Finally, in line with all other specialties, there is a question about whether you have been involved in conduct, capability or 'Significant Events' and what the outcome has been.
Short Posts (for example 3 months or less)
It is particularly important that a CSR is completed if you have been in a short post so that there is an assessment of engagement and learning in the post. (It would also be expected that there should be pro rata assessments (CBD/ MiniCEX/ COT) for these posts)
Being both ES and CS
There are occasions when the same person will be your Clinical Supervisor and Educational Supervisor. The CSR is a summary of the observations of the supervisor (whether or not they are also an ES) on your performance under the various Capability headings. It is an opinion based on observation, debriefing, tutorials, etc. The ESR, in contrast, is a summary of the information from different sources of your performance, recorded in your Portfolio. It is appropriate for the ES to quote as evidence along with other evidence the assessment made by the CS (even if the ES also completed the CSR).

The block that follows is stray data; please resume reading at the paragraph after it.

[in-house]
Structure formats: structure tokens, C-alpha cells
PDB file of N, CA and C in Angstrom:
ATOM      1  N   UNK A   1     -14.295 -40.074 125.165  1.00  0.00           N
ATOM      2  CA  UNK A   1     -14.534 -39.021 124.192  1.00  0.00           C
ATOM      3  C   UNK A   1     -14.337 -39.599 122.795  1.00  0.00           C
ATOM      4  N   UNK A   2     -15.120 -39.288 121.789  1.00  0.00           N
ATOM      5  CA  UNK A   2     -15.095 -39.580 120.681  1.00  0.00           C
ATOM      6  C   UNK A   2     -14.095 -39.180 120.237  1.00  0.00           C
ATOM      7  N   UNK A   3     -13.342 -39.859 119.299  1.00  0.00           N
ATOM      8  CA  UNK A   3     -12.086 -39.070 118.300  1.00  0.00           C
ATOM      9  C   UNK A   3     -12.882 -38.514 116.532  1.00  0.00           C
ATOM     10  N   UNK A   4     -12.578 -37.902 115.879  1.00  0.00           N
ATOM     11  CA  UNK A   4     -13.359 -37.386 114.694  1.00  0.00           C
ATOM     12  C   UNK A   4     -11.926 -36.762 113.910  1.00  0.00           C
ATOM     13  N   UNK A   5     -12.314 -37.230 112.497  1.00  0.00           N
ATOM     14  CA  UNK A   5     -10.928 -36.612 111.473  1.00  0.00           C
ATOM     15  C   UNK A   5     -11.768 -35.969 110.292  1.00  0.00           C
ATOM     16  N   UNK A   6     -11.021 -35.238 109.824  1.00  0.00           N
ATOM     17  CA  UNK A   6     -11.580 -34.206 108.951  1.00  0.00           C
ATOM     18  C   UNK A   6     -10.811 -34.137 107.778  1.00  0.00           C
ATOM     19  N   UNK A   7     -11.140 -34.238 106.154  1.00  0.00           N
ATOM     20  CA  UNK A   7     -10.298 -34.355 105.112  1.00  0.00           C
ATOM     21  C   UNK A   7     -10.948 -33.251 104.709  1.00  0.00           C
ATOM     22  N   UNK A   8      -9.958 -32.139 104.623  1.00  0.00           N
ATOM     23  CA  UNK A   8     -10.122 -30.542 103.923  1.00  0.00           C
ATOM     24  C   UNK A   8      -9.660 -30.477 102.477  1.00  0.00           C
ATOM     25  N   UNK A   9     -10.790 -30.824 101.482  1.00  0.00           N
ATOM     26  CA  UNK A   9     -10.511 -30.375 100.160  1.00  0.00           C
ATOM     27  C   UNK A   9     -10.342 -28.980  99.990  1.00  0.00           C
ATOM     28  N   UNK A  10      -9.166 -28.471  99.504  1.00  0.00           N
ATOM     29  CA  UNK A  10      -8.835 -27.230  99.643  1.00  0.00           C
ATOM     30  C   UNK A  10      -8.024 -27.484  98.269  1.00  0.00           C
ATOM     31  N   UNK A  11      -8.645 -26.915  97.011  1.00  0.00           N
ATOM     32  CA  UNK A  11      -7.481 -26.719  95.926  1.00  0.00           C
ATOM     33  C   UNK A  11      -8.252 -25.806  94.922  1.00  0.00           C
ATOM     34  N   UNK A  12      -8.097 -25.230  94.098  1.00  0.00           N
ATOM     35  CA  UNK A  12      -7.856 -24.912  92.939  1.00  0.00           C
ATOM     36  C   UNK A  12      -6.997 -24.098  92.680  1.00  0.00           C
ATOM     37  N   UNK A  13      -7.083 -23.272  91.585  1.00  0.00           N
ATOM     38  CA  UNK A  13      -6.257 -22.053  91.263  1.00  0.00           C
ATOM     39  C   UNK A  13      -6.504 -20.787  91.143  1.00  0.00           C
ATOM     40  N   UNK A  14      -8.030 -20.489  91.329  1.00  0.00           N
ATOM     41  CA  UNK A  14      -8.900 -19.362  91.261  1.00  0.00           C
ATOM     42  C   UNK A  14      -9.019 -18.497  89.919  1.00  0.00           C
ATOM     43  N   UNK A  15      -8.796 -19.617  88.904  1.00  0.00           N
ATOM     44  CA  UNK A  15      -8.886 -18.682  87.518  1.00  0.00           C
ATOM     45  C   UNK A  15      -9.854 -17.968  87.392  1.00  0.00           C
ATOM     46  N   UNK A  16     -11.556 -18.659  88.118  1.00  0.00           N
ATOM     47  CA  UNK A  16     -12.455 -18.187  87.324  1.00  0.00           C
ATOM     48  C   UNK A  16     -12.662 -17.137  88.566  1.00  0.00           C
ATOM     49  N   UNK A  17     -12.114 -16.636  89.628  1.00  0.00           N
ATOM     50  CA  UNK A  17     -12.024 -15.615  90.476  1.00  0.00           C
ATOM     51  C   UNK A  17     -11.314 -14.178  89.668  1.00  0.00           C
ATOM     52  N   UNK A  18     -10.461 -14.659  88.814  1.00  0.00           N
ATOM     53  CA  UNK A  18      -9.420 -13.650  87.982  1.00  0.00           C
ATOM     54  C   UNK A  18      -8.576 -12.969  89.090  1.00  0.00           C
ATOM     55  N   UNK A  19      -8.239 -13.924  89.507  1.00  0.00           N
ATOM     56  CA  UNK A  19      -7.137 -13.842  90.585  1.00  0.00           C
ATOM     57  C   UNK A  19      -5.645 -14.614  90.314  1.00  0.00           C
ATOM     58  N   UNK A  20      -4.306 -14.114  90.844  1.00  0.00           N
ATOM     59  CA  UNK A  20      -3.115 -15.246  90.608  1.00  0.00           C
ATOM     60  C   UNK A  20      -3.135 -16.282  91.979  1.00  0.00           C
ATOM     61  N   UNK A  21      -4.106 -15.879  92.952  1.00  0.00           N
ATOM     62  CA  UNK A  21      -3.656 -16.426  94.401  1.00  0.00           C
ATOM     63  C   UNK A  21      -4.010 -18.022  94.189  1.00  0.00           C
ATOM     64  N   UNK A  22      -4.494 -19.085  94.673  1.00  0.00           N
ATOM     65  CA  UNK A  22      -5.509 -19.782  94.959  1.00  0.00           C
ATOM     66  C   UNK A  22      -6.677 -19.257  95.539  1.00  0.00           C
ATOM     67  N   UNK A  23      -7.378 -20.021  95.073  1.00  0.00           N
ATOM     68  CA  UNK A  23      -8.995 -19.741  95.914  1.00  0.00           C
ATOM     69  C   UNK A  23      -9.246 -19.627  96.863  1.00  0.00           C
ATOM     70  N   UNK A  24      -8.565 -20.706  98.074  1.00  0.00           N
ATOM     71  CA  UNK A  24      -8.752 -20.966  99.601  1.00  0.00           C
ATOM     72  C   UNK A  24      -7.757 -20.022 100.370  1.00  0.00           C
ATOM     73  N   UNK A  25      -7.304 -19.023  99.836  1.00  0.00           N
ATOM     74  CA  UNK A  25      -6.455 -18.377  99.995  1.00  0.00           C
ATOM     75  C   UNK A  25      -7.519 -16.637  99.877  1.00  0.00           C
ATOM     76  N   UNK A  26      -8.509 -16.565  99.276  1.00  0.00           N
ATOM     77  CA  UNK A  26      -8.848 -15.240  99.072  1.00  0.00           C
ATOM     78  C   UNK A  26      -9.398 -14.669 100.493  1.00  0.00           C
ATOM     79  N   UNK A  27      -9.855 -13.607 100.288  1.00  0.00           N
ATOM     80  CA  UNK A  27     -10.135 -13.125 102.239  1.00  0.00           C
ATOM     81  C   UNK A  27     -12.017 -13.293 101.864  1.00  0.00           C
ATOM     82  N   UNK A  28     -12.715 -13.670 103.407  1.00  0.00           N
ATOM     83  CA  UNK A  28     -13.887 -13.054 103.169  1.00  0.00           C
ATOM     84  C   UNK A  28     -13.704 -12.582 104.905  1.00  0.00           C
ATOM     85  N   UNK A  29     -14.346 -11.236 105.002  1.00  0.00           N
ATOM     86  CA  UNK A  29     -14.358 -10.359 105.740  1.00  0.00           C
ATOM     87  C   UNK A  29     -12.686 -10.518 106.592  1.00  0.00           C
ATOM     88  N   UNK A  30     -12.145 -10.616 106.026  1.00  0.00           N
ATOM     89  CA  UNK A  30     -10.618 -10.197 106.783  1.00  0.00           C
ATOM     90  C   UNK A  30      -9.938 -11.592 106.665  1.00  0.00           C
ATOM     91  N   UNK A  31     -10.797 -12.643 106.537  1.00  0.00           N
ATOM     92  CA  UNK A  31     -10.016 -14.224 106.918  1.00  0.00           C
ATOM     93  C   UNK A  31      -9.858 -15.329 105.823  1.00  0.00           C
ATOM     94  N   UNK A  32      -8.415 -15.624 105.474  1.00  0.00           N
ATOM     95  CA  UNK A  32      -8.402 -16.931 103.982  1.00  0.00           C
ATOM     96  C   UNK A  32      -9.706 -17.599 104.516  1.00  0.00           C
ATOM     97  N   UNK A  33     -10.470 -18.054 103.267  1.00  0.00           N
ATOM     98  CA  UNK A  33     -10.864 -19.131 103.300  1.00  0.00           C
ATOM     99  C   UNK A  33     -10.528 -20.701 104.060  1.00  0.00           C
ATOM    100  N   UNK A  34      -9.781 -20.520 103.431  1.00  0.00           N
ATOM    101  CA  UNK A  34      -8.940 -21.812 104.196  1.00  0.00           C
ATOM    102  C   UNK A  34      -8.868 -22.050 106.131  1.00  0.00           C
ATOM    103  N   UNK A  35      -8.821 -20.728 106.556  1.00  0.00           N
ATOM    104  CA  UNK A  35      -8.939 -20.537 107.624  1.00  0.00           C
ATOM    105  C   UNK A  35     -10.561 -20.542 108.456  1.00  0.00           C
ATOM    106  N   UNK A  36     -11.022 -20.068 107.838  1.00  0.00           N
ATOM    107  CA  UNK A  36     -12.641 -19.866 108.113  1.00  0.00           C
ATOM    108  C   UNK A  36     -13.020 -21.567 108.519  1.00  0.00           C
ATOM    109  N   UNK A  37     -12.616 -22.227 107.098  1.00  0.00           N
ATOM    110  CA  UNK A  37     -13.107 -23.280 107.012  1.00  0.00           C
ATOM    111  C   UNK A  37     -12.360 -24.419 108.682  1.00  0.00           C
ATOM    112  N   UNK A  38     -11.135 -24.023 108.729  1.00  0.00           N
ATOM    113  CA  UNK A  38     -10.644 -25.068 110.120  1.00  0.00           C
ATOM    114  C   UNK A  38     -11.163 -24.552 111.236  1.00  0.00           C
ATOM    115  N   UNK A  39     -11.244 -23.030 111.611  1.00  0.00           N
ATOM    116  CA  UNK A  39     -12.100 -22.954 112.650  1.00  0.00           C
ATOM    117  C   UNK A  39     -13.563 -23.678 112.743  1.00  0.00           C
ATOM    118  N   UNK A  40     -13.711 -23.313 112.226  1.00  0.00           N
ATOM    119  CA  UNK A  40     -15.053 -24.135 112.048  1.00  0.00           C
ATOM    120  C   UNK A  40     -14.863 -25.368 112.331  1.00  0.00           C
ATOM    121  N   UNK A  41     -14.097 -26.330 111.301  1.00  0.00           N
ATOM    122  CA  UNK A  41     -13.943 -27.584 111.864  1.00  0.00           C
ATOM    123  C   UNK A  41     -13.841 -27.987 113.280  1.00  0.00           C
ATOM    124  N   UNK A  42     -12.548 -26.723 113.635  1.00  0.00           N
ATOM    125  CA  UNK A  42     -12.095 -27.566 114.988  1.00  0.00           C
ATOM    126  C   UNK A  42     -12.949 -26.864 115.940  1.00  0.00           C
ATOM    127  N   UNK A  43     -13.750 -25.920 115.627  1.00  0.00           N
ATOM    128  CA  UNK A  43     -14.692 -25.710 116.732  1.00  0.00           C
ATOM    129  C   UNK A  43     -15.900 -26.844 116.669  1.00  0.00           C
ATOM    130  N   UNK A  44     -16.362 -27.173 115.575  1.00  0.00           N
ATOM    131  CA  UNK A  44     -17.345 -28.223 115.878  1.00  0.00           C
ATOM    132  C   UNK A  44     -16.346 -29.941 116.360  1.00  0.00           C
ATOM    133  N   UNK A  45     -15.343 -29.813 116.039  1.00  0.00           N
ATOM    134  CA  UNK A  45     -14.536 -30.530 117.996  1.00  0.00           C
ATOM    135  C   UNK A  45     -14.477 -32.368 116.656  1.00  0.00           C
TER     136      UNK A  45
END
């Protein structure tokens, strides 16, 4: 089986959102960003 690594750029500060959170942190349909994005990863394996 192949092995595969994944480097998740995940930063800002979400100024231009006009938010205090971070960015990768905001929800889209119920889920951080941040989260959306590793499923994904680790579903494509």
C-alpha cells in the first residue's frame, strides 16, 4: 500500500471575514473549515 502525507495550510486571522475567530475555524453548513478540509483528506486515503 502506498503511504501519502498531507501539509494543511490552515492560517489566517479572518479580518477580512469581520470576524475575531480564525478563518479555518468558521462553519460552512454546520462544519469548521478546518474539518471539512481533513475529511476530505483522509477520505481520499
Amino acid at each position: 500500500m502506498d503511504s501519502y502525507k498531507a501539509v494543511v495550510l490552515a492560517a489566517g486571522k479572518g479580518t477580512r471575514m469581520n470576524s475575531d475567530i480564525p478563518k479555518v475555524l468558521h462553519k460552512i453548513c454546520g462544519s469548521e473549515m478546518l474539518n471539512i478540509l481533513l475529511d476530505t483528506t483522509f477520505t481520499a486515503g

If the CS is also your ES in a primary care post then the CSR does not need to be completed unless the evidence within the Portfolio does not give a full enough picture and information in a CSR would provide this missing information, or you and your supervisor feel it is appropriate. In these situations, the CSR should be completed irrespective of whether the CS and ES are the same person.
Communication between the CS and ES
The CSR is one of several sources of evidence used by the ES to reach a judgement about your progress. While it has been designed to provide useful structured information, it is no substitute for dialogue between the Clinical and Educational Supervisor. If there are known concerns about your performance prior to the start of a post it is appropriate for your ES and/or the Training Programme Director to ensure that the CS is aware of the concerns and for the ES to remain available for advice. It is good practice for you also to be aware of these conversations and their overall content.